Photosync is perfect for photo enthusiasts who want to sync their photos across multiple devices, but are sick of cables and poky, unreliable Bluetooth connections. This app makes wireless photo transfers incredibly easy, which is especially helpful if you shoot photos on your iPhone, but prefer to edit them on an iPad.
Choose photos from your camera roll or photo library, and tap a button to connect with another device. To transfer images between iOS devices, you need to have Photosync installed on both. You can also download a Mac client for transfers between a computer and an iOS device.
There are no limitations on how many photos you can transfer at one time (1000 photos? Sure!), and the app keeps track of which photos you’ve synced and where, so that you don’t accidentally duplicate transfers. Other perks include a Web browser that you can use to view all of your photos from any computer and support for photo transfers to Dropbox, Flickr, Picasa, Facebook, SmugMug, or via FTP.
Calling attention to one color or object in a photo is a fun artistic technique that’s made simple with the Color Splash. To start, you select an image from your photo libary, and Color Splash automatically turns it into a black-and-white photo. You then paint color back onto parts of the picture using your finger as a brush.
One great feature in Color Splash’s iPad app is the ability to adjust brush size (the iPhone and iPod touch version offers only one brush size). If you make a mistake, don’t worry, you can either undo the last move or tap Gray to paint parts of the image back to black-and-white. You can also zoom in and out of a photo for more detailed coloring. If you want to take a break, the app gives you the option to save the image as a Session for future editing. When you’re finished, save the image to your photo library, email it, upload it to Facebook, print it, or copy it to paste into another document.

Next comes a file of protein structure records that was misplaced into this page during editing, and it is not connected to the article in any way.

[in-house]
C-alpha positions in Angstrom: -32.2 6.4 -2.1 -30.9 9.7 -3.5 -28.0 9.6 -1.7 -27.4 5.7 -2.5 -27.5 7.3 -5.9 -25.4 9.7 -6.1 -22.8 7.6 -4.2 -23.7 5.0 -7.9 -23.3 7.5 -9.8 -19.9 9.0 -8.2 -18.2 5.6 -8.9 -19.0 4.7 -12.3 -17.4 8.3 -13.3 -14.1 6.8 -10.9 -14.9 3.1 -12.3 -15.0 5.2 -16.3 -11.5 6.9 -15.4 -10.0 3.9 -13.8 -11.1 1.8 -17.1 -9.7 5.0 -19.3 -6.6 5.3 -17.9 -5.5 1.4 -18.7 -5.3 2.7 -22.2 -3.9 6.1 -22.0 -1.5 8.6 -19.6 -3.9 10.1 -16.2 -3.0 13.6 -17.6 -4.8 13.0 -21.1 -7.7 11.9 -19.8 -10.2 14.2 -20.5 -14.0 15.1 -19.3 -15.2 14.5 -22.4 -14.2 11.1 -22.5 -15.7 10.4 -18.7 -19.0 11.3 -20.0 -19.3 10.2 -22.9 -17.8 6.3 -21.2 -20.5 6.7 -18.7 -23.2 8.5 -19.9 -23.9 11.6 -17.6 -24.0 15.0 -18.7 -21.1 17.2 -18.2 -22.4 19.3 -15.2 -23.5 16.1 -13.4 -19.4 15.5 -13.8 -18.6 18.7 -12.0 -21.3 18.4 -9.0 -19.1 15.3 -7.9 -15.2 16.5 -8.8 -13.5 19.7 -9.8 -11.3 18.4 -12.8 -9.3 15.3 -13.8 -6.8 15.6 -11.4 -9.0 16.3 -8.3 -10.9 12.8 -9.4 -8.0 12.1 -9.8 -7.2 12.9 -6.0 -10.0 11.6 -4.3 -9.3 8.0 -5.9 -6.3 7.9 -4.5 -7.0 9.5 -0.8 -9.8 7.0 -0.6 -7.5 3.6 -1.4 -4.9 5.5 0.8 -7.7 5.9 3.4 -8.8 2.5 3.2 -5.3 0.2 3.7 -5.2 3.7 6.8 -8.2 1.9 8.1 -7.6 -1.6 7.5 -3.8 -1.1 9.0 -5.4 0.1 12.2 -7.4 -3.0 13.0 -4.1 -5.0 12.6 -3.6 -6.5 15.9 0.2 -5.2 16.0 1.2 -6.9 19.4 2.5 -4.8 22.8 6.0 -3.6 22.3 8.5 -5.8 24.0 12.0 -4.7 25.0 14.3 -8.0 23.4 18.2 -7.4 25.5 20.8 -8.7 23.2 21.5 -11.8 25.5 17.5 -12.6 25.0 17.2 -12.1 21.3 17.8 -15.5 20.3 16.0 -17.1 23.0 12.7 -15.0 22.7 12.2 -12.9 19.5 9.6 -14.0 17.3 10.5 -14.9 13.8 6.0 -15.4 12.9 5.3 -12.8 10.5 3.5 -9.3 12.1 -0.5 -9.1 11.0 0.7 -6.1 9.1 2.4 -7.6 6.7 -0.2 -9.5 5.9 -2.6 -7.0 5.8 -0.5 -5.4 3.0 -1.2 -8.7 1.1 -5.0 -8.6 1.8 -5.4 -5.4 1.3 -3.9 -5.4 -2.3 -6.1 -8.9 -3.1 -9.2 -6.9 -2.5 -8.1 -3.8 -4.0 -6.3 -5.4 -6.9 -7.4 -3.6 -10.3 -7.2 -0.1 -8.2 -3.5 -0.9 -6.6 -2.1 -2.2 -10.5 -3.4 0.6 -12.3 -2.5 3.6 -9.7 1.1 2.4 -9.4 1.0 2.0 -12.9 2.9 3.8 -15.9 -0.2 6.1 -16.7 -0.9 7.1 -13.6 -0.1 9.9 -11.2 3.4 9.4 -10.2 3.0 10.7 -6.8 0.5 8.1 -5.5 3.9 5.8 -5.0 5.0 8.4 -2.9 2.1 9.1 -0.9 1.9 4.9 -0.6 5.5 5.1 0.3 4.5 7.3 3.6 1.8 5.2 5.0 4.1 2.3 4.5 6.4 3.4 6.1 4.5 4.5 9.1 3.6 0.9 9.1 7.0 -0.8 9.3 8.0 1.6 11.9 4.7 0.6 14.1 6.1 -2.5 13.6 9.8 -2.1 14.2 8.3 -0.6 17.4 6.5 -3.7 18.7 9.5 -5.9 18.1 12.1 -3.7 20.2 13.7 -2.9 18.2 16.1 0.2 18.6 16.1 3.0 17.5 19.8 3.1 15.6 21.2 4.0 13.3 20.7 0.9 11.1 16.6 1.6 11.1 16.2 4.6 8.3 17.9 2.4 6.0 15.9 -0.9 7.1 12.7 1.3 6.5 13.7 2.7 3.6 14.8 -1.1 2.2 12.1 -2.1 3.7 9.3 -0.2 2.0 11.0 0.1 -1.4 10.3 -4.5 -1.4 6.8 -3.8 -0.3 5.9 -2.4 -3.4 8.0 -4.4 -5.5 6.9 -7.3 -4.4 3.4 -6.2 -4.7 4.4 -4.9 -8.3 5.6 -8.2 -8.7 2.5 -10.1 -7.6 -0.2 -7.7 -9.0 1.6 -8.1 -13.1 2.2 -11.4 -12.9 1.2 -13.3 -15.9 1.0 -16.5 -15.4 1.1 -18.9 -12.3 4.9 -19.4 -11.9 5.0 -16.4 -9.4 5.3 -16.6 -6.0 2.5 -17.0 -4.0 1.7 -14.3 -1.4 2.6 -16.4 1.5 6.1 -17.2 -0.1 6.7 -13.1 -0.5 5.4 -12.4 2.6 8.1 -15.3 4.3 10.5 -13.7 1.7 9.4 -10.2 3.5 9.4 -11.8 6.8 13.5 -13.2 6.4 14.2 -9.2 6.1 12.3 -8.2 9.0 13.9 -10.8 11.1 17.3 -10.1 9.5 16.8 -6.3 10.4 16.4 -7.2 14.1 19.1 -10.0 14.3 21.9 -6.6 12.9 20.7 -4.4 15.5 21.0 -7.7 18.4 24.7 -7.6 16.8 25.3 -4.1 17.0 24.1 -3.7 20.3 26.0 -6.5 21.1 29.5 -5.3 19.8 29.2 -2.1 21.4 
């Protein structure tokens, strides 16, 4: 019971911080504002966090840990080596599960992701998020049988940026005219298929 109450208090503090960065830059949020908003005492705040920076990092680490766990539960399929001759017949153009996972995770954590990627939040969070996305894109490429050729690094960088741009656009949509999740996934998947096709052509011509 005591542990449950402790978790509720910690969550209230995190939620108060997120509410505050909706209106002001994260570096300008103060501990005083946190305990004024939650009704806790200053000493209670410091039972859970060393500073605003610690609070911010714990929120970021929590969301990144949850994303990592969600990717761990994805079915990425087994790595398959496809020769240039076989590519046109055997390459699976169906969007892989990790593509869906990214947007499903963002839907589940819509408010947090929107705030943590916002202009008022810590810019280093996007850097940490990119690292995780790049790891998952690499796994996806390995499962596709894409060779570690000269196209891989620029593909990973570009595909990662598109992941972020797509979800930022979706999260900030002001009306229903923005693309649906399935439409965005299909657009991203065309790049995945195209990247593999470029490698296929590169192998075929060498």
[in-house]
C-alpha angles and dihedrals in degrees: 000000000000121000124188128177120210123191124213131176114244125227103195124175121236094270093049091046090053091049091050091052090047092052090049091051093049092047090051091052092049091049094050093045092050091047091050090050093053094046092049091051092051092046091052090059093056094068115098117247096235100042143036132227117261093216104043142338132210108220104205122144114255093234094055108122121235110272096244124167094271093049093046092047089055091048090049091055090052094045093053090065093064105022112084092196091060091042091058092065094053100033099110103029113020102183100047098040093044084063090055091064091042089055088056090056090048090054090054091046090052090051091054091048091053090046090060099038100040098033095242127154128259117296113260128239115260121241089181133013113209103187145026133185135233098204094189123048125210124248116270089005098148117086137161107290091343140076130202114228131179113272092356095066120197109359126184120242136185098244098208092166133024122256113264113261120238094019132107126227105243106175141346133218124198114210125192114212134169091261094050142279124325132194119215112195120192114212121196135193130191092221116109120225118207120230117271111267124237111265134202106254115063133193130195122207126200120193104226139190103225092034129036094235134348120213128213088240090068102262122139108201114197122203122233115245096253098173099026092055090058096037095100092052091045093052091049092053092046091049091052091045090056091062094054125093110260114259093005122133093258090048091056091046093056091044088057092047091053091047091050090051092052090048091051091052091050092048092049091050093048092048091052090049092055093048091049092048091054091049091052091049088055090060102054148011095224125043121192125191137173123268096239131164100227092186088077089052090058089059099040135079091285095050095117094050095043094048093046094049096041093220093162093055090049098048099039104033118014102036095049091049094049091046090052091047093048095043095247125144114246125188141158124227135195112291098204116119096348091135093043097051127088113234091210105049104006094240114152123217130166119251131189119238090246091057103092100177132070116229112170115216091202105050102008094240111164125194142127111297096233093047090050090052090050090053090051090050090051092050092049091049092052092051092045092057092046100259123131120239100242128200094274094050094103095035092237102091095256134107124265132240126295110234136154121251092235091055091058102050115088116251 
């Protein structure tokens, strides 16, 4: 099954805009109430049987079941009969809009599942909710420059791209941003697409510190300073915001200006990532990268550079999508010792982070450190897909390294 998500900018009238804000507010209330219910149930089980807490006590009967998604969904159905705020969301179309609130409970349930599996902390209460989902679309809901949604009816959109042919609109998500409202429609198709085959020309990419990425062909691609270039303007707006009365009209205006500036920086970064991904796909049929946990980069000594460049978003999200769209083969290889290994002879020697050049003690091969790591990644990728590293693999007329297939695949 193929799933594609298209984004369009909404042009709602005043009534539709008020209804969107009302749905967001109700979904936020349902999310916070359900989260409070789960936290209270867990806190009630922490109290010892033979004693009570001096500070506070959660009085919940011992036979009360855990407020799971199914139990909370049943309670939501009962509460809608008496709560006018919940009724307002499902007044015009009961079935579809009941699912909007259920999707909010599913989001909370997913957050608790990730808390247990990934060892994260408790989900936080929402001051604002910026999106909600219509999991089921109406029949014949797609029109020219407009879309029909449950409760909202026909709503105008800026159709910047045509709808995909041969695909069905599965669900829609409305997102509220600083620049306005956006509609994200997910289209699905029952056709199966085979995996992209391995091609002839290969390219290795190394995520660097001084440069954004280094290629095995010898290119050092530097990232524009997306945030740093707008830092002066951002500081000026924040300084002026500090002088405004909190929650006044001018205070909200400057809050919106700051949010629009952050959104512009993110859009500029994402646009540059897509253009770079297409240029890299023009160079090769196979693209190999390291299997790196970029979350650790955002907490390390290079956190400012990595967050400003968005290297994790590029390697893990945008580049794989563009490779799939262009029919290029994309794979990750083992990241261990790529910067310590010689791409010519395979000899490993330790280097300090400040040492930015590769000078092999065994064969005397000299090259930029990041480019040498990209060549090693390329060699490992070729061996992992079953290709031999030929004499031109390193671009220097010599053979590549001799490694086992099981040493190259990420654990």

For all the people who would never dream of throwing out their boxes of slides and negatives—even when they go untouched for years—HelloPhoto is here to help bring these valuable assets back into your line of sight. This app functions as a light table to view slides and negatives of different sizes. You can choose tray options for 35mm negatives, 35mm slides, and 120/200 film, or opt for full-screen viewing mode. You can also adjust white balance and brightness of the light.
The most noteworthy feature, however, is the app’s ability to convert negatives into positive digital images. You will, however, need an iPhone to make this bit of magic happen. Just place the negatives on the iPad light tray, and take a photo of the negative within the iPhone HelloPhoto app, and voila your negative springs to life. From there your image is ready for sharing with the digital world—save it to your camera roll, send it via email, or post it onto Facebook.
The name says it all for this app, which offers 100 preset filters for your photos. While this might sound like just another vintage-obsessed photo-filtering app, it’s not. 100 Cameras in 1 offers an entirely new level of preset-based image editing.
Filters include such options as “A gentle feeling of warmth against my side,” “The first smell of summer chlorine,” and “A child’s shoes swinging from the chairs.” After choosing a filter, you can make adjustments from the menu at the bottom of the app. You’ll find Yin and Yang sliders for seven blending modes: HardLight, Overlay, Multiply, Luminosity, Screen, Hue, and Dodge. Playing with these will change the effect in seemingly endless ways. Users who want even more editing control can adjust the brightness and contrast of the image, or add a vignette. iPad 2 users can also take in-app photos, though original iPad users can only use existing photos. The app supports photo sharing through email, Twitter, Facebook, SmugMug, Flickr, Instagram, and more.